Perfluoroalkyl and polyfluoroalkyl substances in the lower atmosphere and surface waters of the Chinese Bohai Sea, Yellow Sea, and Yangtze River estuary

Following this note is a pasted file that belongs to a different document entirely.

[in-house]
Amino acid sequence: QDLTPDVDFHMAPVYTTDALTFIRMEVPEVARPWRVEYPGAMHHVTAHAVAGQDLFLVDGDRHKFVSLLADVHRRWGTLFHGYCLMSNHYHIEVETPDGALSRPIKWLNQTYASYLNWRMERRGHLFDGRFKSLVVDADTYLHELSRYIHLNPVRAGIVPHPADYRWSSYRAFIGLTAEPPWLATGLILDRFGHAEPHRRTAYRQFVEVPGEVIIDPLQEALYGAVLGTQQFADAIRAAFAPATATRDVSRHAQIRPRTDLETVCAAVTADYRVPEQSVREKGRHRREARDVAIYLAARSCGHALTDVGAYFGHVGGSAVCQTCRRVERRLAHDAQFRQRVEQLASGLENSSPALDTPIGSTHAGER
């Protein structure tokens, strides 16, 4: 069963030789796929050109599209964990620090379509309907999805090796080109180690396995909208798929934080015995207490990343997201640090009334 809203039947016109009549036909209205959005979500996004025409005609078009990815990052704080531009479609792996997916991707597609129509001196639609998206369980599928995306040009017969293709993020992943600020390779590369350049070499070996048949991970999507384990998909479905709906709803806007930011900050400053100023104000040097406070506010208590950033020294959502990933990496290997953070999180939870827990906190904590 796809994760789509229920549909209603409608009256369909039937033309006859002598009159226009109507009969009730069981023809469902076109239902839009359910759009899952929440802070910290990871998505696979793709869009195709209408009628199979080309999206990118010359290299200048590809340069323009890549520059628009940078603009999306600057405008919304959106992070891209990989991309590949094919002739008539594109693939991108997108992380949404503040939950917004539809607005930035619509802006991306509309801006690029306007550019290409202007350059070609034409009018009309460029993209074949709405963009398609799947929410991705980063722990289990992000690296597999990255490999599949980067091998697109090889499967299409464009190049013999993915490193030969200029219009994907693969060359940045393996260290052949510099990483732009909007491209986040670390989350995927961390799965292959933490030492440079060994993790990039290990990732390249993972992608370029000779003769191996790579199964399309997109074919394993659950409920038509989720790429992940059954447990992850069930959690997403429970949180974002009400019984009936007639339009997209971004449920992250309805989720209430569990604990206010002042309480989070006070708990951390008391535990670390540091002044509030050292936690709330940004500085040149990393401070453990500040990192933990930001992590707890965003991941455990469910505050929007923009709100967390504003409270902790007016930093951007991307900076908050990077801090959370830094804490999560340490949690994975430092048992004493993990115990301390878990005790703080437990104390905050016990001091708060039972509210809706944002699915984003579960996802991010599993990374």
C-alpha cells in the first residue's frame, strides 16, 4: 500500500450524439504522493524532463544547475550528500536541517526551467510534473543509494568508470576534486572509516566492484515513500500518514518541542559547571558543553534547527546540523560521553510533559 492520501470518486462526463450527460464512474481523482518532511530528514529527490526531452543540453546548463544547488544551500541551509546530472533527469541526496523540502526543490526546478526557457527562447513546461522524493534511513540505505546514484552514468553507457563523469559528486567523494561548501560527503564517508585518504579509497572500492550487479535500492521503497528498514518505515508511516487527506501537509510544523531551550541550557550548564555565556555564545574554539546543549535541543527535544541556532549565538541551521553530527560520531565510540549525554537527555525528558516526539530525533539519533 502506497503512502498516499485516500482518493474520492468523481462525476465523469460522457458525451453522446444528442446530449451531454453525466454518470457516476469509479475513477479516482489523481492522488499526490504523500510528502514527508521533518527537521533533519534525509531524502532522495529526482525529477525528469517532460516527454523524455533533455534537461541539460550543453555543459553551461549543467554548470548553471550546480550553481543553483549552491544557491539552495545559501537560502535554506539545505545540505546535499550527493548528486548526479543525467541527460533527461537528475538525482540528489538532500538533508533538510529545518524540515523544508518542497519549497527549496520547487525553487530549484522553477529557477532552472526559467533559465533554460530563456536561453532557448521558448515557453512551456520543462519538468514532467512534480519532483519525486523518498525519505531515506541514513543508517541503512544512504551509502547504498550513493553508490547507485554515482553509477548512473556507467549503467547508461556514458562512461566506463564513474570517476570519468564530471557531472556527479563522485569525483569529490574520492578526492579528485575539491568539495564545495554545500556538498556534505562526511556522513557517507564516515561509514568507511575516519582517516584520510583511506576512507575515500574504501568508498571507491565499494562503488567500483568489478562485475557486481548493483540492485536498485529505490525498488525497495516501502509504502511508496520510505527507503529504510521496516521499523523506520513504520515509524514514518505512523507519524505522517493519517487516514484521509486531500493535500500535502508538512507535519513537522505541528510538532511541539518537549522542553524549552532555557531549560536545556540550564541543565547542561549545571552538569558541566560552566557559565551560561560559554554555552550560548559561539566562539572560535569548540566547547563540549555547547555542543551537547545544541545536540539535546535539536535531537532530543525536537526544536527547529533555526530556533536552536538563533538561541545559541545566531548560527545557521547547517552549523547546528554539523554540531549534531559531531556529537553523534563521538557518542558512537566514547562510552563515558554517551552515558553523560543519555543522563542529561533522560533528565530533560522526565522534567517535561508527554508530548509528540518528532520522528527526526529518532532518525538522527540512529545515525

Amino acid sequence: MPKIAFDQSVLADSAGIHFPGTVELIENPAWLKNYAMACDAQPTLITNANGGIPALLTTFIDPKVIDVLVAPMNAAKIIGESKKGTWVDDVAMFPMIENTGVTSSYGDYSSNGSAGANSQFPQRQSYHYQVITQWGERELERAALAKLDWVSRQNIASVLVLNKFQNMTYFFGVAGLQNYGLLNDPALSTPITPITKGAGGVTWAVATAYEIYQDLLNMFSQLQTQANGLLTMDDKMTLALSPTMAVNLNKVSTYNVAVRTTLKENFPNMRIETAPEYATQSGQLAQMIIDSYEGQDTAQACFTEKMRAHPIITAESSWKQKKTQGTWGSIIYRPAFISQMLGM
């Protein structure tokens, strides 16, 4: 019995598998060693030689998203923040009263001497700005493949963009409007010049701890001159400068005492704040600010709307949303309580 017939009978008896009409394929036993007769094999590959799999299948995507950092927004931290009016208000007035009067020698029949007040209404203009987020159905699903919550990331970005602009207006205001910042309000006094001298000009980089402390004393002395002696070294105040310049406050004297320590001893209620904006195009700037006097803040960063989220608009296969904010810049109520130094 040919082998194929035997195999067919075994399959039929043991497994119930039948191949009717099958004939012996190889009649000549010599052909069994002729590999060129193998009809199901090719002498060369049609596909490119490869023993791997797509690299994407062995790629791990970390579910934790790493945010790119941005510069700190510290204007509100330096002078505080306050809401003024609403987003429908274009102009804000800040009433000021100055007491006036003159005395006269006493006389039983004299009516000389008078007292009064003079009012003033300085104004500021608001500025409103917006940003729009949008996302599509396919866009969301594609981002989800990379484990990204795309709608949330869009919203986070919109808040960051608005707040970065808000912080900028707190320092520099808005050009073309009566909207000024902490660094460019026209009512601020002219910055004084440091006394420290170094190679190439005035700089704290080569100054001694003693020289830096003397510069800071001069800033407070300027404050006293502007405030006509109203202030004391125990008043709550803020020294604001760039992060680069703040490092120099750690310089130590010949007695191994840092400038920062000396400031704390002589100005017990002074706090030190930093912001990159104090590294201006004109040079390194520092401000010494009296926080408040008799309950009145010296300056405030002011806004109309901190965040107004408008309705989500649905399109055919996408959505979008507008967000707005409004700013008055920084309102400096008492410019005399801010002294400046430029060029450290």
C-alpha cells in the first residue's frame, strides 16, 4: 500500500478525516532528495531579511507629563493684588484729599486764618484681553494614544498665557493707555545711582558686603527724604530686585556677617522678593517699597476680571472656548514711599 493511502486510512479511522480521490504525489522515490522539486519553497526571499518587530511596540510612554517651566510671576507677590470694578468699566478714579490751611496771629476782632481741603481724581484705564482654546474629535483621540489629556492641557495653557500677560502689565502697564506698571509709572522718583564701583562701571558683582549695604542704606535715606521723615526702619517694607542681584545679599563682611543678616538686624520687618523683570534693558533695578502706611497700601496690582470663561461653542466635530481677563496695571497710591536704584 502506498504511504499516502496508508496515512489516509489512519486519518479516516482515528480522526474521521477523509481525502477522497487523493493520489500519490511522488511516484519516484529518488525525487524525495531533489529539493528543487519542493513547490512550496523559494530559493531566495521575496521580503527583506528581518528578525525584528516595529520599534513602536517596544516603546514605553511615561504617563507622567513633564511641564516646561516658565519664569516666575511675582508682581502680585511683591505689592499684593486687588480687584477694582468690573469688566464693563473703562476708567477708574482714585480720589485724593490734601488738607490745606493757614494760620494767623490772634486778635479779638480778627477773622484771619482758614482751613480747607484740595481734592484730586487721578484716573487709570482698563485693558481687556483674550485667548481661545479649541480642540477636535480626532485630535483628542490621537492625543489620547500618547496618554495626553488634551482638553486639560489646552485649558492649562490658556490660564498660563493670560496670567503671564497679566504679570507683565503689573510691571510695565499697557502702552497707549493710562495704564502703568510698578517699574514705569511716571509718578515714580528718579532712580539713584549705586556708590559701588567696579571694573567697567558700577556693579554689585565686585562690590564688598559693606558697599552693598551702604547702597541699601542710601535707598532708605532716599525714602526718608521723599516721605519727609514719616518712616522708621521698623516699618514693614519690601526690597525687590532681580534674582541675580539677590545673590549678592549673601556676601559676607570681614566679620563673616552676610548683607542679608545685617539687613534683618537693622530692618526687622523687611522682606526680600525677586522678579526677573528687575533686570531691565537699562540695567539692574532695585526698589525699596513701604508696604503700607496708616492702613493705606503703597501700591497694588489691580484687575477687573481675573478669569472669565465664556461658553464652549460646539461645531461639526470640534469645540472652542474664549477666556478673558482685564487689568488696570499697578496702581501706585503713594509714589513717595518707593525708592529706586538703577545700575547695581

Polyfluoroalkyl and perfluoroalkyl substances (PFASs), in the forms of neutral polyfluoroalkyl substances in the gas phase of air and ionic perfluoroalkyl substances in the dissolved phase of surface water, were investigated during a sampling campaign in the Bohai Sea, Yellow Sea, and Yangtze River estuary in May 2012. In the gas phase, the concentrations of neutral ∑ PFASs were within the range of 76–551 pg/m3. Higher concentrations were observed in the South Yellow Sea. 8:2 fluorotelomer alcohol (FTOH) was the predominant compound as it accounted for 92%–95% of neutral ∑ PFASs in all air samples. Air mass backward trajectory analysis indicated that neutral ∑ PFASs came mainly from the coast of the Yellow Sea, including the Shandong, Jiangsu, and Zhejiang provinces of China, and the coastal region of South Korea. The fluxes of gas phase dry deposition were simulated for neutral PFASs, and neutral ∑ PFASs fluxes varied from 0.37 to 2.3 pg/m2/s. In the dissolved phase of the surface water, concentrations of ionic ∑ PFASs ranged from 1.6 to 118 ng/L, with the Bohai Sea exhibiting higher concentrations than both the Yellow Sea and the Yangtze River estuary. Perfluorooctanoic acid (PFOA) was the predominant compound accounting for 51%–90% of the ionic ∑ PFAS concentrations. Releases from industrial and domestic activities as well as the semiclosed geographical conditions increased the level of ionic ∑ PFASs in the Bohai Sea. The spatial distributions of perfluoroalkyl carboxylic acids (PFCAs) and perfluoroalkane sulfonic acids (PFSAs) were different significantly. The Laizhou Bay was the major source region of PFCAs and the Yangtze River estuary was the major source of PFSAs.
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